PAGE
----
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I Am the Walrus

by Mark Peres

May 5,2006

This time of year I’m drawn to the pops. “The Beatles – Classical Mystery Tour” joined the Charlotte Symphony at Ovens Auditorium, and jaw-dropping facsimiles of John, Paul, George and Ringo re-introduced hundreds to Penny Lane and Polythene Pam. The lads took us back homeward. Sunday is on the phone to Monday, and I knew what I could not say.

It occurred to me that one is either for or against The Beatles – and there the world divides.

He who determines culture, determines the world. Such is the posit that social theorists have been advancing for centuries, and such is the basis of our culture wars. And, indeed, it is the basis of conflicts that have killed billions, and it has turned, more than any other determinant, the wheel of history.

Much is made of cultural determinism, that culture arranges our political and economic landscape. The Greeks believed that only those who spoke their language could understand their thought and democracy – everyone else was barboroi or barbarians. Machiavelli argued that elements of culture, particularly religion, determined political winners and losers. Max Weber wrote about how the Protestant world view was crucial in the emergence of capitalism. Goethe, and later Hegel and Nietzsche, argued against the rationalism of the Enlightenment, and instead favored the sensory romanticism of folk culture – namely, in favor of the uniqueness of nationalism and local customs. Karl Marx argued that history resulted from the habits, ideas and customs of those that controlled the means of production – ideas in combination that ripped the 20th Century apart. And today, we are split red and blue as primarily modern conservatives fight over cultural norms, believing them core drivers of the shape of the world.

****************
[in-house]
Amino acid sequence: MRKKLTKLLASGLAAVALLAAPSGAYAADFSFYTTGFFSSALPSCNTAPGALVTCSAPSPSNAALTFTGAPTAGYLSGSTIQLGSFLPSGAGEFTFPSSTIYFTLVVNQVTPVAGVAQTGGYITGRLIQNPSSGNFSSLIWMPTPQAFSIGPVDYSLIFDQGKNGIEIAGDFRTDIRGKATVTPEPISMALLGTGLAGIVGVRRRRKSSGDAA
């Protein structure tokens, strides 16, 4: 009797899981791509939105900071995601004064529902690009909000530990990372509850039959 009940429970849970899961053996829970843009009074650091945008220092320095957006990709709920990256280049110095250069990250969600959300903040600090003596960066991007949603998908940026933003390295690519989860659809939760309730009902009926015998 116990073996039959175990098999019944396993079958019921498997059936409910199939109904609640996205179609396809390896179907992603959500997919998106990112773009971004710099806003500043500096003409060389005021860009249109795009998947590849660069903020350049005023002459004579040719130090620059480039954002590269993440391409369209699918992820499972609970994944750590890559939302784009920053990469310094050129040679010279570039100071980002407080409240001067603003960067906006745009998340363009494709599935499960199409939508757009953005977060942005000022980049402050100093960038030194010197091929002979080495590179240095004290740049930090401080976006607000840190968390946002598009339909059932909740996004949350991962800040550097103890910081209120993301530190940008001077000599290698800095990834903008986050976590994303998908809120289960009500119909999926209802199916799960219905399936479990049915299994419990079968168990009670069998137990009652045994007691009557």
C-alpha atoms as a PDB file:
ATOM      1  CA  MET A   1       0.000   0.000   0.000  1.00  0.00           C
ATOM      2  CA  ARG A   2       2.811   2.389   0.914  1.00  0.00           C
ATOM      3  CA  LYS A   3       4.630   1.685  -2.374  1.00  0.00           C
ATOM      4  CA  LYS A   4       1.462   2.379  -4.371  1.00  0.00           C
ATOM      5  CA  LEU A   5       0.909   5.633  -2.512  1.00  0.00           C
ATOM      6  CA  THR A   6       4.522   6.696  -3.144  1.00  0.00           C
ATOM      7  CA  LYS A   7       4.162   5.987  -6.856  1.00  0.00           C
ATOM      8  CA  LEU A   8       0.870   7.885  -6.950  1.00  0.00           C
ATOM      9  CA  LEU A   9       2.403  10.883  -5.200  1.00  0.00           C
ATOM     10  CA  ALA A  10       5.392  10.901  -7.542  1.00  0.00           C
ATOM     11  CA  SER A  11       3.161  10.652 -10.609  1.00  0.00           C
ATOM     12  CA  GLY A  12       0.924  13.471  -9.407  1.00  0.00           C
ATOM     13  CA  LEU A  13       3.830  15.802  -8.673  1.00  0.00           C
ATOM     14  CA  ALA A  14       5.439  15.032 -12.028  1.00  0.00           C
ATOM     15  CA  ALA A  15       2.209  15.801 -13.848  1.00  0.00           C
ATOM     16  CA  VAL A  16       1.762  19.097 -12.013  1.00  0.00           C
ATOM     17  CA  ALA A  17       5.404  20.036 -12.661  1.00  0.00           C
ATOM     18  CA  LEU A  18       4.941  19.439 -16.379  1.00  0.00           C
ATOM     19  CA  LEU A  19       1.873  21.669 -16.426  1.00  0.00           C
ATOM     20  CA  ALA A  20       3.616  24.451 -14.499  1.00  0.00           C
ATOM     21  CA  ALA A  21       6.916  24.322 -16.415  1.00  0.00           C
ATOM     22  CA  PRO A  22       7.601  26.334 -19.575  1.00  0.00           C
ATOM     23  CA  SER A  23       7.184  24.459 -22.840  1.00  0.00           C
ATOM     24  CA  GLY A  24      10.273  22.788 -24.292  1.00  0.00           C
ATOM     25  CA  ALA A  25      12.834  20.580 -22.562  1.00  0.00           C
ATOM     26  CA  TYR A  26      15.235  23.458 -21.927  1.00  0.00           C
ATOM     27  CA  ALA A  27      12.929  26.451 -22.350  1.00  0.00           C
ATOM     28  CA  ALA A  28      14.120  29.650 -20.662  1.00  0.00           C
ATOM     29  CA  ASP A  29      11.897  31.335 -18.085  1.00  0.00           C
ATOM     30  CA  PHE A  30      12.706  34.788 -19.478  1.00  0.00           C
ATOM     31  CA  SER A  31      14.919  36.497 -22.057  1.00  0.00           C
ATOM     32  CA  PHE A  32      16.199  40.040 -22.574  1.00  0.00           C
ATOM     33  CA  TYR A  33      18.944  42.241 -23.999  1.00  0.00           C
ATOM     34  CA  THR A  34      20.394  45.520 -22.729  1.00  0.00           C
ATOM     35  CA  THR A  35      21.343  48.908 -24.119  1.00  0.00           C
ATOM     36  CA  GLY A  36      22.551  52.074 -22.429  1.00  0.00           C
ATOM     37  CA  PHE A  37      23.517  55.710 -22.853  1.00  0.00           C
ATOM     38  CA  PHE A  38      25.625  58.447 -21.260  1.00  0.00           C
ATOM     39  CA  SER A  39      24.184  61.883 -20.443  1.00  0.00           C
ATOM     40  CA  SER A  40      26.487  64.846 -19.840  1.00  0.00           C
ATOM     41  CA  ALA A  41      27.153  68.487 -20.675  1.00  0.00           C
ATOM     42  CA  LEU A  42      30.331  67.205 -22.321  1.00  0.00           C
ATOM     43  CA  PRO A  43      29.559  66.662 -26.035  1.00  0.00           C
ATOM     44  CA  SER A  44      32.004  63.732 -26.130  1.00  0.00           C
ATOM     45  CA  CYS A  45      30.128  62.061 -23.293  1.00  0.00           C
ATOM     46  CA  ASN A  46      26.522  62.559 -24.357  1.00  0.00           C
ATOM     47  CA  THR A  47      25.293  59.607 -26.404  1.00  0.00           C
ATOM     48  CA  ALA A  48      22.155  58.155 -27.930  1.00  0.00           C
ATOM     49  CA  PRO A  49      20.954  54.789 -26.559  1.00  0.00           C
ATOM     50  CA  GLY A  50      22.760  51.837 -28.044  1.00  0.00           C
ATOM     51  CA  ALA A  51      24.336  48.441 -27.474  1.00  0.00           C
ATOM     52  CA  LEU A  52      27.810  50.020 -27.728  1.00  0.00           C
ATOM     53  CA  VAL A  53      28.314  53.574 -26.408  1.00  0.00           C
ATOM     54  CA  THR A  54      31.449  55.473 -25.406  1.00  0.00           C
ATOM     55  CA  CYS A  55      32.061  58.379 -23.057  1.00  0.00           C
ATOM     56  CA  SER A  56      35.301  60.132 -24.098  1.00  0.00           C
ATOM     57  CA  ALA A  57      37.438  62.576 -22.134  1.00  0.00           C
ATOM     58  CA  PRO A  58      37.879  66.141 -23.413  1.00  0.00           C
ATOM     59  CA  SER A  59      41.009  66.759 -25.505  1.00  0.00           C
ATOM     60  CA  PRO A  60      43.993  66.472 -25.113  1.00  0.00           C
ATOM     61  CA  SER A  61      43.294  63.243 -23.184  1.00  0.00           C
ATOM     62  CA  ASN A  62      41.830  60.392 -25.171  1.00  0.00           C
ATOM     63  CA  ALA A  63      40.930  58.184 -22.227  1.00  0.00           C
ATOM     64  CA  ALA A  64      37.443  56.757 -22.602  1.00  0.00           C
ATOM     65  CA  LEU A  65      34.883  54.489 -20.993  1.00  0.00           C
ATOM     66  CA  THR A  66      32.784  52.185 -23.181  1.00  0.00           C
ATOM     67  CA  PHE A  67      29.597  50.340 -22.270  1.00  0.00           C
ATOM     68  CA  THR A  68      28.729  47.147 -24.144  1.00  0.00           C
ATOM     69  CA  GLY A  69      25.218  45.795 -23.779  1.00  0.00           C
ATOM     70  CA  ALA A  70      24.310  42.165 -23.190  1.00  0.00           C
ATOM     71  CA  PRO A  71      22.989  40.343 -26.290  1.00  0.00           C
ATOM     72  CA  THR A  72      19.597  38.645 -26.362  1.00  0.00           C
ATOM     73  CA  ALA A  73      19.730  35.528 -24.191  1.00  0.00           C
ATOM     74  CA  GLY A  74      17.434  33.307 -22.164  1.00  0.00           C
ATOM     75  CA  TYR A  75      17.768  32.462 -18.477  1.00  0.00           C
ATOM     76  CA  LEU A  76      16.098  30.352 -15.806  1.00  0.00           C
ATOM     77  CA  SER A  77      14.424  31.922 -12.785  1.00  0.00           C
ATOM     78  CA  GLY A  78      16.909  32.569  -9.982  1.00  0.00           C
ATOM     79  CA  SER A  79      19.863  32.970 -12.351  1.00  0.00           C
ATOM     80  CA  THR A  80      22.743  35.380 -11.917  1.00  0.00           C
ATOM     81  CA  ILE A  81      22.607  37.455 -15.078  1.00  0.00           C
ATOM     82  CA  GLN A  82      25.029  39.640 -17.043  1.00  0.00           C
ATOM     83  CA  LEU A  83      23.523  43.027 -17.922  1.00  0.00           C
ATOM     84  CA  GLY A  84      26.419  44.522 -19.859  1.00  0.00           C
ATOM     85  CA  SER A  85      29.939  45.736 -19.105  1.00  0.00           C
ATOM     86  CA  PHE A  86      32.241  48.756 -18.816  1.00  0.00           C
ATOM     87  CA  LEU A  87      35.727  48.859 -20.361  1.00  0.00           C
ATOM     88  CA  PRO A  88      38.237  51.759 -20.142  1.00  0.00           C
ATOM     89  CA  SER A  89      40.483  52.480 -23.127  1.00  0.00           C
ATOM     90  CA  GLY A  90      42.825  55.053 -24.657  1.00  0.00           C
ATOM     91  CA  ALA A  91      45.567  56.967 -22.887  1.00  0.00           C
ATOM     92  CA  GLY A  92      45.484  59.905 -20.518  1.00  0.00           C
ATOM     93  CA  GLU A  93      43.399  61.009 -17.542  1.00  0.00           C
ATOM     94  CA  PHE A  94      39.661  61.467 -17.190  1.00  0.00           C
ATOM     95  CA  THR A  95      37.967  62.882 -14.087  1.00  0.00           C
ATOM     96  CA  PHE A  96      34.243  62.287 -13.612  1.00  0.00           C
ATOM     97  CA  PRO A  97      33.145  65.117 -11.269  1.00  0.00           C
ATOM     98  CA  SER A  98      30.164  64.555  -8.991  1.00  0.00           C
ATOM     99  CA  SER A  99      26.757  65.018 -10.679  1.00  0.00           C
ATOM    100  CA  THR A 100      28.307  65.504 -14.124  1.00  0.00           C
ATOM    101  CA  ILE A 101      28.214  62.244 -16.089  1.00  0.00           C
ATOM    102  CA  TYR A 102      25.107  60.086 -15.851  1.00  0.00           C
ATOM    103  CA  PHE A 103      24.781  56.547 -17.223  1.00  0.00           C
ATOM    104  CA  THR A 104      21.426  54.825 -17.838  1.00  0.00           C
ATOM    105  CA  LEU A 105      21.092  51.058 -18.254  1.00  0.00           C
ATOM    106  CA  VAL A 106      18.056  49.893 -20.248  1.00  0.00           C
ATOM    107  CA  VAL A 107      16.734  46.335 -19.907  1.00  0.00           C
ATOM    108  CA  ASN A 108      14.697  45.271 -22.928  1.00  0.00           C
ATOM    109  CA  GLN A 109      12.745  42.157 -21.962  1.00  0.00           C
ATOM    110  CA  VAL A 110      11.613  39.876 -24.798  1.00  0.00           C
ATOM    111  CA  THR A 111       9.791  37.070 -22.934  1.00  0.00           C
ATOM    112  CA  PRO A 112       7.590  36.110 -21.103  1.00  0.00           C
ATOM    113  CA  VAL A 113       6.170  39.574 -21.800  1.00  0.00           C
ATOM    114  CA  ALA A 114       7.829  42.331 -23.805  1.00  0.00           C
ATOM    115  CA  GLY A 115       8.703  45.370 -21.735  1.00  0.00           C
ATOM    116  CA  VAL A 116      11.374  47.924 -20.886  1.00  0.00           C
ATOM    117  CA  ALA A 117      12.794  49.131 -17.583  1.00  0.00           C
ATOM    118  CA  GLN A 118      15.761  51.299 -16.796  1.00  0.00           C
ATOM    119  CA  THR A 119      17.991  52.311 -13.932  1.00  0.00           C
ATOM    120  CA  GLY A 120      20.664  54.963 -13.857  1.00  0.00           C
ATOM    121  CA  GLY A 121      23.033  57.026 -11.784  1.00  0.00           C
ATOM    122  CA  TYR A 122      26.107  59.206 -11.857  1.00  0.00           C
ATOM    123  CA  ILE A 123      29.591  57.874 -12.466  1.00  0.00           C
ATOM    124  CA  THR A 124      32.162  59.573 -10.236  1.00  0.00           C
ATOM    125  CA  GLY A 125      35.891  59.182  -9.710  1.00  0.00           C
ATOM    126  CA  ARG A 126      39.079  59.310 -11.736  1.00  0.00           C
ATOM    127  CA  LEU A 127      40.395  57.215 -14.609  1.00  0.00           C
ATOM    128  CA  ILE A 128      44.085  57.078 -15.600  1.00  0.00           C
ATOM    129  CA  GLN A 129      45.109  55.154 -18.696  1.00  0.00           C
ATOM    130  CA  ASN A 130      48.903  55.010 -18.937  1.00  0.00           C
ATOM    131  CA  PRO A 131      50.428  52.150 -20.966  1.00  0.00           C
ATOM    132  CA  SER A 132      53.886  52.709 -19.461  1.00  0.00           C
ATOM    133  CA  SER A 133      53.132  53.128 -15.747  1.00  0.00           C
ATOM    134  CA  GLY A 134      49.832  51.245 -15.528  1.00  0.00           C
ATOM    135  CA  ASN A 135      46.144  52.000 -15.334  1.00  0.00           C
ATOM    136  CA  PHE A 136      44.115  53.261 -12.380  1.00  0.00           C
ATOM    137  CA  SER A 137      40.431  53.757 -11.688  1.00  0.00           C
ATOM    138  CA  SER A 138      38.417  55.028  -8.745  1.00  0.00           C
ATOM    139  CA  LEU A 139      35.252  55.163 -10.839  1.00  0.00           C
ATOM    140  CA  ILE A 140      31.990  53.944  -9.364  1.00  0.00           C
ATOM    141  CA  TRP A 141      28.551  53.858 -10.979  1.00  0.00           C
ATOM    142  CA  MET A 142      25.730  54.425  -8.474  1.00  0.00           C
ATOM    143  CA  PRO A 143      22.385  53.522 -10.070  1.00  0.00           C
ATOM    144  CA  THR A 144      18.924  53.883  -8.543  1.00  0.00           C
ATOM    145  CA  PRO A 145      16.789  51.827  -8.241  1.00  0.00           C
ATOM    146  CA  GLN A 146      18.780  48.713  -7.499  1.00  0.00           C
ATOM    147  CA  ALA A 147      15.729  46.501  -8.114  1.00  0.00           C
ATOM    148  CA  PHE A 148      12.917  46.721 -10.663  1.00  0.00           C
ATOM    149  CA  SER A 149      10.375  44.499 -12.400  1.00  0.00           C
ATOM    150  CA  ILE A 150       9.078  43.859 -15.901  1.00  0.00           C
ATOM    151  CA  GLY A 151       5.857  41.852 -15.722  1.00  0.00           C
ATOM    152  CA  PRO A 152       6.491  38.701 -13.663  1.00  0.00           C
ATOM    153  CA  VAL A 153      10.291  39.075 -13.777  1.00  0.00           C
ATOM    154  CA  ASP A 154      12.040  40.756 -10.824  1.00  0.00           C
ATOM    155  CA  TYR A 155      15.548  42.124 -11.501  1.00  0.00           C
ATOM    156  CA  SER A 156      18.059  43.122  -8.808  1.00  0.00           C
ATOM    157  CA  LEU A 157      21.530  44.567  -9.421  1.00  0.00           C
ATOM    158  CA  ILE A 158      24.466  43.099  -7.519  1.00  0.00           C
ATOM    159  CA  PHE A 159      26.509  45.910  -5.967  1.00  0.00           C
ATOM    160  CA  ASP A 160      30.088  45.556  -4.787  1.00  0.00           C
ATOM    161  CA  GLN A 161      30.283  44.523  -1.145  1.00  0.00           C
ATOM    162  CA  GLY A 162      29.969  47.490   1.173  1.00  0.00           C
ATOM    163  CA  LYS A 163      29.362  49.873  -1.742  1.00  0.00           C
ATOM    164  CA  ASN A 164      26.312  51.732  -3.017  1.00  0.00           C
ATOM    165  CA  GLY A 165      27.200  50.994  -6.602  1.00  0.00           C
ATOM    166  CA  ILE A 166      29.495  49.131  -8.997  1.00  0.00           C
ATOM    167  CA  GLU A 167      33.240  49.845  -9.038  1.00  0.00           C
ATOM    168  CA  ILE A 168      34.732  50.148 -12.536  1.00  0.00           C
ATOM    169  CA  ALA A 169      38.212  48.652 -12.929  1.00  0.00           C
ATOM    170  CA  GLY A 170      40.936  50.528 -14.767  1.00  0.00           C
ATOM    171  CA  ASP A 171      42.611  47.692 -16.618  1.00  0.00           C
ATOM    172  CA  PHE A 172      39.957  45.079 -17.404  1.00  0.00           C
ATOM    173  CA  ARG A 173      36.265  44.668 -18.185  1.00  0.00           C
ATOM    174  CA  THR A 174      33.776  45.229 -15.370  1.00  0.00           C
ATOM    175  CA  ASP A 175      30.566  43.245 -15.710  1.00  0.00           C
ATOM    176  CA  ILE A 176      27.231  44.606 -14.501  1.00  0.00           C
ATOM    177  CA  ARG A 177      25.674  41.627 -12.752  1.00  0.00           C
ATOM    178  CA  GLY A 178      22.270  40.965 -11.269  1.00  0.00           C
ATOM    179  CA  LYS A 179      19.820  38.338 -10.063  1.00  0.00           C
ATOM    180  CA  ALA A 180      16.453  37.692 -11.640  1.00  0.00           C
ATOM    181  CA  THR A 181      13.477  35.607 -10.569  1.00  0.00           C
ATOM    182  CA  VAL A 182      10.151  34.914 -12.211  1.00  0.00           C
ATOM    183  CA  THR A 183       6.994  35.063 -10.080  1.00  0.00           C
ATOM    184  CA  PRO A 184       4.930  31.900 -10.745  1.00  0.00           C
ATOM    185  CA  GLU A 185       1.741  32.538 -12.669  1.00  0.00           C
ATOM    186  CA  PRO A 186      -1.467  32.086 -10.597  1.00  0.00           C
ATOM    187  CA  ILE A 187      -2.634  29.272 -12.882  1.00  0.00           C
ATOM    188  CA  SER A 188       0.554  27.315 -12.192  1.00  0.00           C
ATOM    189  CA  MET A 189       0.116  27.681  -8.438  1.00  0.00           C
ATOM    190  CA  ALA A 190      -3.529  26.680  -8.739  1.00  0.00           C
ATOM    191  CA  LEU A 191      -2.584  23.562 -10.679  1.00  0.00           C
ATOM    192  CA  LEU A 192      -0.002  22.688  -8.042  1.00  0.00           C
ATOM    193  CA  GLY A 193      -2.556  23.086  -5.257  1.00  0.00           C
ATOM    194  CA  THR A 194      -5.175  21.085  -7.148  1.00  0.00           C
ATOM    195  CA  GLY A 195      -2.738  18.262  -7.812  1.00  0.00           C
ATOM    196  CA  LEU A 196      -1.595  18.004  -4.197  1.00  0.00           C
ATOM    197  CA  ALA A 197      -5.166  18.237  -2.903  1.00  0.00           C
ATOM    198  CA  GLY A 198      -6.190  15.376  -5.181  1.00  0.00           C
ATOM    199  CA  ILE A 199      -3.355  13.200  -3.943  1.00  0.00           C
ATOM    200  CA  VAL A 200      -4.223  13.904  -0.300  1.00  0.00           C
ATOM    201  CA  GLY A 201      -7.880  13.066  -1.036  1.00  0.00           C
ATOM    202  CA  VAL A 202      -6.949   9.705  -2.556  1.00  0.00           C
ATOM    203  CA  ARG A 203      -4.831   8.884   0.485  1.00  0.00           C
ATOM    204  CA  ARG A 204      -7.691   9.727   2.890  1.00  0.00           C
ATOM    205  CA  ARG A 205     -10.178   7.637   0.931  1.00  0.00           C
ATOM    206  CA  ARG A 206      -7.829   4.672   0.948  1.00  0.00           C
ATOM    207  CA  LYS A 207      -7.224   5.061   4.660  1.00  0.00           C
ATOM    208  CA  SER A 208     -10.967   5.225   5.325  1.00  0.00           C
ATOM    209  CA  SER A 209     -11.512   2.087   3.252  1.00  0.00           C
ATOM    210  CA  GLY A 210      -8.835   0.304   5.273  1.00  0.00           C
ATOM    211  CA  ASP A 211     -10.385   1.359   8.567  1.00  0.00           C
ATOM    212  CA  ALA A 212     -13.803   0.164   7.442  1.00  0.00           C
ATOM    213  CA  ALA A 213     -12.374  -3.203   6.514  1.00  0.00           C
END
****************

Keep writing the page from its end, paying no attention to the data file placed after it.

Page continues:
The culture wars of the 1960s - civil rights, rock music, the Vietnam War, feminism – and the culture wars of the 1980s and 90s – abortion, family values, flag burning, gay liberation – have escalated in this century into a clash across oceans: Islamic fundamentalism, Western plurality and American exceptionalism.

Which brings me back to the boys from Liverpool. Growing up I was in their camp. I listened to their songs, on vinyl and on the radio, first in New York, next while in an English-speaking Catholic school in Rio de Janeiro (the nuns singing “Let it Be”), and later throughout my teenage and adult years in Florida. Like most every Beatles fan, my appreciation grew from McCartney to Lennon, and later reverentially to Harrison, and back again, in a near religious progression. Their melody, intellect, humor and spirit gave us an optimism and narrative that soared – and soars – above all else.

Taking in the faux Beatles on stage – seeing them go from their black and white Ed Sullivan suits to Sergeant Pepper to their post-uniform Abbey Road individualism – I wondered, what if, particularly, John was with us today. How devastating would his wit be in the face of our current culture wars. How much would he likely skewer our Decider-in-Chief. Or, how much, would he frustrate us, turning our expectations on us, forgiving when we expect venom, excoriating when we expect understanding.

There are artists-in-residence in the world today who are brave and unabashed. They use film and music and paint and language to praise, inspire, remind and take us to task. We know them when we see them – elevating them to seer and prophet (often to their ruin). We do so because we need them. We do so because artists are an elemental force of our humanity. We do so because it is the best of who we are. I am he as you are he as you are me and we are all together.

We fight the culture wars to shape the world in our image – an artistic act. But here is the divide: we fight it either to quash creative impulses that threaten a desired world – or we fight it to free creativity in spite of the disorder that it may bring.

Yellow matter custard, dripping from a dead dog’s eye.
Crabalocker fishwife, pornographic priestess,
Boy, you been a naughty girl, you let your knickers down.
I am the eggman, they are the eggmen.
I am the walrus, goo goo g’joob.

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